copyright 2014 by Gary Pullman
It may be true that one cannot tell a book by its title, but, fortunately for those of us who enjoy visual as well as literary art, publishers keep trying to prove this maxim wrong.
As a result, they—or the artists whom they hire—occasionally offer us some aesthetically pleasing cover art.
This is especially true when the novel between the covers is erotic horror.
Here are a few cases in point.
Dark Seduction: Talesof Erotic Fiction, an anthology of short stories edited by Alice Alfonsi and John Scognamiglio, shows a woman's hand, holding a single, long-stem rose against her bosom, the ample cleavage of which is framed by the decolletage of her black dress. The background is also black, so that her hand, her cleavage, and the rose alone are visible, which emphasizes them, both in themselves and as parts of the composition as a whole. Her flesh is pale, so the sleek skin highlights the crimson drop of blood that the piercing of her right breast by the rose's thorn produces. The red letters of the subtitle match the red of her blood, connecting the rose and her vital essence. Why, one may wonder, is she—whoever she may be—surrounded by darkness? Just as the color of the rose matches that of her blood, the black surroundings match her black dress, suggesting that she is one with the night, as she is one with life and beauty. She is a dark figure who inhabits a dark world. Surely, though, she is more than a lady of the evening; she is a queen of the darkness, a vampire, perhaps, a femme fatale whose beauty lures the unsuspecting and the unwary to their deaths. A beauty who feeds upon the lifeblood of her victims, she is a monster, a creature of the night, despite her apparent tenderness and loveliness. She is herself the embodiment of the “dark seduction” which awaits the reader between the covers of the book she adorns. Several of the titles of the short stories in this bouquet of flowers, as the word “anthology” literally means, suggest that romantic passion, not good intentions, may pave the road to hell: “Private Pleasures,” “Dark Seduction,” “Good Vibrations,” “Satisfaction.” Whether the stories can deliver the passion the book's cover art implies is a question that each reader must answer for him- or herself, but the pale woman in the black dress certainly promises the reader good times.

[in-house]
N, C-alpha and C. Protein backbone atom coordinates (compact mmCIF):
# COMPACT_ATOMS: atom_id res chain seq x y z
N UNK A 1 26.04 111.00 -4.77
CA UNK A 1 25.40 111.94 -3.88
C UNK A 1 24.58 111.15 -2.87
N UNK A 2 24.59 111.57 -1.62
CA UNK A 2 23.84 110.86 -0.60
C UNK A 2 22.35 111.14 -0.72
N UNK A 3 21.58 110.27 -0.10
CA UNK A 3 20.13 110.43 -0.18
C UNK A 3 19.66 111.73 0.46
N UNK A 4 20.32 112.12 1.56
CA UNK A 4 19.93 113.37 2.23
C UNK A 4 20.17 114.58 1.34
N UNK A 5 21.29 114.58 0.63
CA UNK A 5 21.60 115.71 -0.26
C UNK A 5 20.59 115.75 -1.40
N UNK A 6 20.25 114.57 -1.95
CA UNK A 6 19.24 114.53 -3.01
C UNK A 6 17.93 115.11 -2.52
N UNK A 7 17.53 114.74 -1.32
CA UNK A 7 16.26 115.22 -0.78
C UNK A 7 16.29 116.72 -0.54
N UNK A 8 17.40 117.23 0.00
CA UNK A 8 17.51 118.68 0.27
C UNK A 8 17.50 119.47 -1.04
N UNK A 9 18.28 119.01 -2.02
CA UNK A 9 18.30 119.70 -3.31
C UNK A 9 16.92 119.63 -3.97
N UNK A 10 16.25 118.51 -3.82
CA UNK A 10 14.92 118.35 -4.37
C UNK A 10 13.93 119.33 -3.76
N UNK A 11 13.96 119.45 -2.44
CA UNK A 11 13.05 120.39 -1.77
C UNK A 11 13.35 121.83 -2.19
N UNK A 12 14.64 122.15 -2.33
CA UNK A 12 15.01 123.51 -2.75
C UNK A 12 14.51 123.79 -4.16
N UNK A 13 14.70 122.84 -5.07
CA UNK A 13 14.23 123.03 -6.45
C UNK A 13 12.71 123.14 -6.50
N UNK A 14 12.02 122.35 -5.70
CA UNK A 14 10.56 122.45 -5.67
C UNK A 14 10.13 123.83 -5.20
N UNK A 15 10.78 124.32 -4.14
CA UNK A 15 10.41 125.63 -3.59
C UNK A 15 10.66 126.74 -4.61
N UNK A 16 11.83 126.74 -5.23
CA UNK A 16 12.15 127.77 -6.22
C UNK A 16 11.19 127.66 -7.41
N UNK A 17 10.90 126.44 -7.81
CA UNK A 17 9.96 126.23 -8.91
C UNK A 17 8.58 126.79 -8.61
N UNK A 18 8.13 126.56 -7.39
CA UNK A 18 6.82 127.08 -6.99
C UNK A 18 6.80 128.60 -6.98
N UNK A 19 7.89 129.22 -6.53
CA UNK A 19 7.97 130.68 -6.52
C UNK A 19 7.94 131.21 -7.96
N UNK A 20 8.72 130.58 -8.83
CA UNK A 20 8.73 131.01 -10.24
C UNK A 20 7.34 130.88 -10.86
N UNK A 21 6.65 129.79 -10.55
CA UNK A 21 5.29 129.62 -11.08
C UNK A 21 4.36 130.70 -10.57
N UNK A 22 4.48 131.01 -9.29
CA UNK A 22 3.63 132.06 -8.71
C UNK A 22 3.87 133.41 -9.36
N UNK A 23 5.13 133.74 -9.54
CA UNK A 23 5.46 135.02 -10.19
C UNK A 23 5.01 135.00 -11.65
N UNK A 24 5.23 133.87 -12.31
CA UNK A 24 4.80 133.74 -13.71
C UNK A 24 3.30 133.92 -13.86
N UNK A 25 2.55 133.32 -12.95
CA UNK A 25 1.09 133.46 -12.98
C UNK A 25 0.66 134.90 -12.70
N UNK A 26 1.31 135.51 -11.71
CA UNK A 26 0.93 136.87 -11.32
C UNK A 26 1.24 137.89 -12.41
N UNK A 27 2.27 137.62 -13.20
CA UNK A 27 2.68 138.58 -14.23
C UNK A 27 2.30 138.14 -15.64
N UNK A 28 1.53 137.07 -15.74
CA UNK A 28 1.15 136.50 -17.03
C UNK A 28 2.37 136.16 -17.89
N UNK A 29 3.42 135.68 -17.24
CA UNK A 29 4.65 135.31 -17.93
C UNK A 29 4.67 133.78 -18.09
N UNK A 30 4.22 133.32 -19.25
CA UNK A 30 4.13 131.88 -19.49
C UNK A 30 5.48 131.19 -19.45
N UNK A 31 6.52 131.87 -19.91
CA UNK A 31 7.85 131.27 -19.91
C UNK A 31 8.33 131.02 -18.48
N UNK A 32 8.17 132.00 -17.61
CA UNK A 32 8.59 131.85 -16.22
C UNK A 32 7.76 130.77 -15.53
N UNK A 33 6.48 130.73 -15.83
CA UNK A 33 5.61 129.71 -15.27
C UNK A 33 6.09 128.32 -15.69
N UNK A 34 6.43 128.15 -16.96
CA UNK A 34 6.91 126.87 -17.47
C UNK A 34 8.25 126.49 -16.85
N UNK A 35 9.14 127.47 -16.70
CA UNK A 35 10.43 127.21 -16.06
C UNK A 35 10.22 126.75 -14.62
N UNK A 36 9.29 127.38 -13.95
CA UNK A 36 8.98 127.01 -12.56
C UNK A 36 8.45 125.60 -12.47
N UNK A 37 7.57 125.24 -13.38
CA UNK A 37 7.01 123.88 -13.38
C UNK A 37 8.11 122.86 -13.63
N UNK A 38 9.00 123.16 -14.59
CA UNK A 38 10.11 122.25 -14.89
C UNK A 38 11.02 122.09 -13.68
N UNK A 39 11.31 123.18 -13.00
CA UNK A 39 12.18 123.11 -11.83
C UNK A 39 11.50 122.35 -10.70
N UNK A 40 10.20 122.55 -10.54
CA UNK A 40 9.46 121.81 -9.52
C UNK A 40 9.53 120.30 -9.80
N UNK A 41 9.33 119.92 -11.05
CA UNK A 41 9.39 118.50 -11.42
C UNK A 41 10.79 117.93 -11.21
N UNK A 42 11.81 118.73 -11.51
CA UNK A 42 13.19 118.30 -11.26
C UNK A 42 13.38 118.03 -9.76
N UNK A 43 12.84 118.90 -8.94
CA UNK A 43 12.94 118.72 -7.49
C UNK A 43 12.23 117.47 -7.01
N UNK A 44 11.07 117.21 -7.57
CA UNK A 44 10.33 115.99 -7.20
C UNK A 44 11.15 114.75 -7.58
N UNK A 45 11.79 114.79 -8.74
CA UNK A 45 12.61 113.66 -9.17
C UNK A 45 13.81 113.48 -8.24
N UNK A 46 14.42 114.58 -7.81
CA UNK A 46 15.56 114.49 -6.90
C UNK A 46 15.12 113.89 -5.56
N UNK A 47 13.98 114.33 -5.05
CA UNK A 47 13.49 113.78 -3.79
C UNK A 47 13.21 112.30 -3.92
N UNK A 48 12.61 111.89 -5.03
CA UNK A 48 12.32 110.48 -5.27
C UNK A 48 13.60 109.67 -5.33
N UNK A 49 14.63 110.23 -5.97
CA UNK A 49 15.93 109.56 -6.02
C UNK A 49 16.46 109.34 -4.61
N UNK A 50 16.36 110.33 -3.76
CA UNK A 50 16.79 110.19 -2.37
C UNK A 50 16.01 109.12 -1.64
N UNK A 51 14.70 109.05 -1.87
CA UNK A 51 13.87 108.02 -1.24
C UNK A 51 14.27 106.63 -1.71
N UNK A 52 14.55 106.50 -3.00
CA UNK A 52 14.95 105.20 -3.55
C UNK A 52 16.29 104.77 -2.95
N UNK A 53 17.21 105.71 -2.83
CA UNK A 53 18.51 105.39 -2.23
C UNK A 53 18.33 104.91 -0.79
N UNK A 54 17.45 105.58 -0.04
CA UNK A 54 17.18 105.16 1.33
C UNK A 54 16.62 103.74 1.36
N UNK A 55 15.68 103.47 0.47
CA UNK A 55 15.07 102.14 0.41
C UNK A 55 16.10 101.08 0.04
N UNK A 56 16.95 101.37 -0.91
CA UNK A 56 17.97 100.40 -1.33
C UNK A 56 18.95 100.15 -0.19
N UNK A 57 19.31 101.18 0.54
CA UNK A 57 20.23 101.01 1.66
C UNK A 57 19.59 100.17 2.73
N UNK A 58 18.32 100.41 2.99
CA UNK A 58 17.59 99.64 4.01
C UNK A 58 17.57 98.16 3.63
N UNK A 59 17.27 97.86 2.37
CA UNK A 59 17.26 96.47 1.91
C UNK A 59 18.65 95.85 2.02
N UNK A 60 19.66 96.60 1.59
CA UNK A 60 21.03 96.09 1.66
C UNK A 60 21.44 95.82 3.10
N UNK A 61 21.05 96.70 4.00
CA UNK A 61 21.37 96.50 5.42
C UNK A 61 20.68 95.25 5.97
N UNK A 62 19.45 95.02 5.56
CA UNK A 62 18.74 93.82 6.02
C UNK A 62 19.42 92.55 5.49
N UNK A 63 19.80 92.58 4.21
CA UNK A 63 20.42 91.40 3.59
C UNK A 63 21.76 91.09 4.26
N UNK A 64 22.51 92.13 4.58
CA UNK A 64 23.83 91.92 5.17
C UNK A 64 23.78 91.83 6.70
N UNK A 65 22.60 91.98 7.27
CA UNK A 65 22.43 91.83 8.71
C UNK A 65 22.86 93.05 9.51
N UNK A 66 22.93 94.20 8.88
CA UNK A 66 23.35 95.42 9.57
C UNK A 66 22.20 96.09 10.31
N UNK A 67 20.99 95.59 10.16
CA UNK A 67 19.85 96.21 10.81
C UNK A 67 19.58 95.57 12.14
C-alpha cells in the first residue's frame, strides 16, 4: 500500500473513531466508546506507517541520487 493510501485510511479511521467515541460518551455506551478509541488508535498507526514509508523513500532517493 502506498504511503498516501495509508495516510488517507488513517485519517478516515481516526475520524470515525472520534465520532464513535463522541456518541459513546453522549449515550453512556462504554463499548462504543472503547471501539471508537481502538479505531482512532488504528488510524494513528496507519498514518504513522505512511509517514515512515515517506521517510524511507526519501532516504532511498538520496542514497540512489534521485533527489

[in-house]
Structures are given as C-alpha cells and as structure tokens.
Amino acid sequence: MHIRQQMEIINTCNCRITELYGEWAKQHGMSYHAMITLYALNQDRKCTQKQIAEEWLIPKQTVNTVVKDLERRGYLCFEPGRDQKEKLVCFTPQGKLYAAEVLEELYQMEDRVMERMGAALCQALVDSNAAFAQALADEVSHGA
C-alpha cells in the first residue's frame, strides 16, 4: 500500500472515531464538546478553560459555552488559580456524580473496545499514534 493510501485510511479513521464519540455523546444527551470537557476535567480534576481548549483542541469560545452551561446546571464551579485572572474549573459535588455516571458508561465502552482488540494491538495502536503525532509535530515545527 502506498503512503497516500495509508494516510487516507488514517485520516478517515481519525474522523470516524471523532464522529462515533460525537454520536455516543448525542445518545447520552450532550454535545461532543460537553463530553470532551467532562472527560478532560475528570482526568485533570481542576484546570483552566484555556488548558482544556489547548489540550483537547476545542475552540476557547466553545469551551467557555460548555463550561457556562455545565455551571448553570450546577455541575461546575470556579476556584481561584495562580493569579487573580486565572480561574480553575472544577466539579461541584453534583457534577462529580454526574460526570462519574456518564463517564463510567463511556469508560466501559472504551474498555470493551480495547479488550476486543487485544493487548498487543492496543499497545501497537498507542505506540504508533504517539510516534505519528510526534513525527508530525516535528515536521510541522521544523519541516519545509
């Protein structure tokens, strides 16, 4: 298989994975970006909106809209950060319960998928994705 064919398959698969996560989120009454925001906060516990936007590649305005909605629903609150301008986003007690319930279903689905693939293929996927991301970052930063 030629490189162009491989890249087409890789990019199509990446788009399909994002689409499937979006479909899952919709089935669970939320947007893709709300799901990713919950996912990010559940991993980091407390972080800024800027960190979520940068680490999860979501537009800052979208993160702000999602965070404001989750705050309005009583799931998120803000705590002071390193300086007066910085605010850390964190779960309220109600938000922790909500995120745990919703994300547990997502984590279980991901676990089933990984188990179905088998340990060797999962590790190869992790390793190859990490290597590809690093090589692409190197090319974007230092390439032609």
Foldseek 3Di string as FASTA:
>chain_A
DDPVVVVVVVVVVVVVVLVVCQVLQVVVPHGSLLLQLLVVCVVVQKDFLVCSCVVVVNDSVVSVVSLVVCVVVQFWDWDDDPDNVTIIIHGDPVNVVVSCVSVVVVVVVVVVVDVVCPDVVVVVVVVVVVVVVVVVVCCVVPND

Blindfolded, the topless blonde raises a hand, to block someone or something, as she stands in an inverted triangle, blackbirds in flight through the fog that obscures a tangle of treetops behind her. Her other hand covers her lower abdomen. Has she escaped mysterious captors? Is she a sacrifice, about to be sacrificed? Is she prey, awaiting the attack of a predatory man or beast? Any of these scenarios is possible, but none is certain; the painting of the damsel in distress leaves open all these alternatives and as many others as a reader might imagine. However, the title of Selena Kitt's volume, Shivers, suggests that the reader may quiver as much with fear as with lust. . . if he or she dares to open the book to find out what waits inside.
A naked shoulder, arm, breast, and side is all that is visible in the darkness, these parts of the female anatomy and the author's name (“Polly Frost,” in white), the tagline, (“Extreme Erotic Fantasies,” in tan), the main title, “Deep,” in black, and “Inside,” in white), and, deeper down, the subtitle, the first four words in fleshly tan, “Ten tantalizing tales of,” and the remaining two in white, “supernatural erotica.” The piecemeal presentation of author and the main title, above, and the subtitle, below, the breast makes the woman's torso a striptease act, of sorts, which communicates, piece by piece and word by word, the message of erotica and horror that the cover art promises is in store “Deep Inside” the covers, where such stories as “The Threshold,” “The Orifice,” “The Pleasure Invaders,” “Viagra Babies,” “Test Drive,” and “Visions of Ecstasy,” among others, wait.
For authors, these images of sex and death may do more than suggest good times. The can also suggest how carefully planned design and composition can speak volumes in and of themselves. A writer, however, can provide such images only through description. He or she should plan his or her depictions of invitation and danger, of promise and peril, of temptation and destruction as meticulously as the artist paints his or her visions. By studying light and intensity, hue and shade, color and contrast, size and shape, density and texture, direction and distance, perspective and space, background and foreground, color and effect, depth and focal point, the writer can maximize his or her descriptions, making them do more with less to shock, terrify, disgust, and horrify. Cover art, like advertisements and posters, offer good ways for writers to study and to see, just as written texts can teach visual artists how to allude, be ironic, use hyperbole or understatement, wax metaphorical, be symbolic, or personify.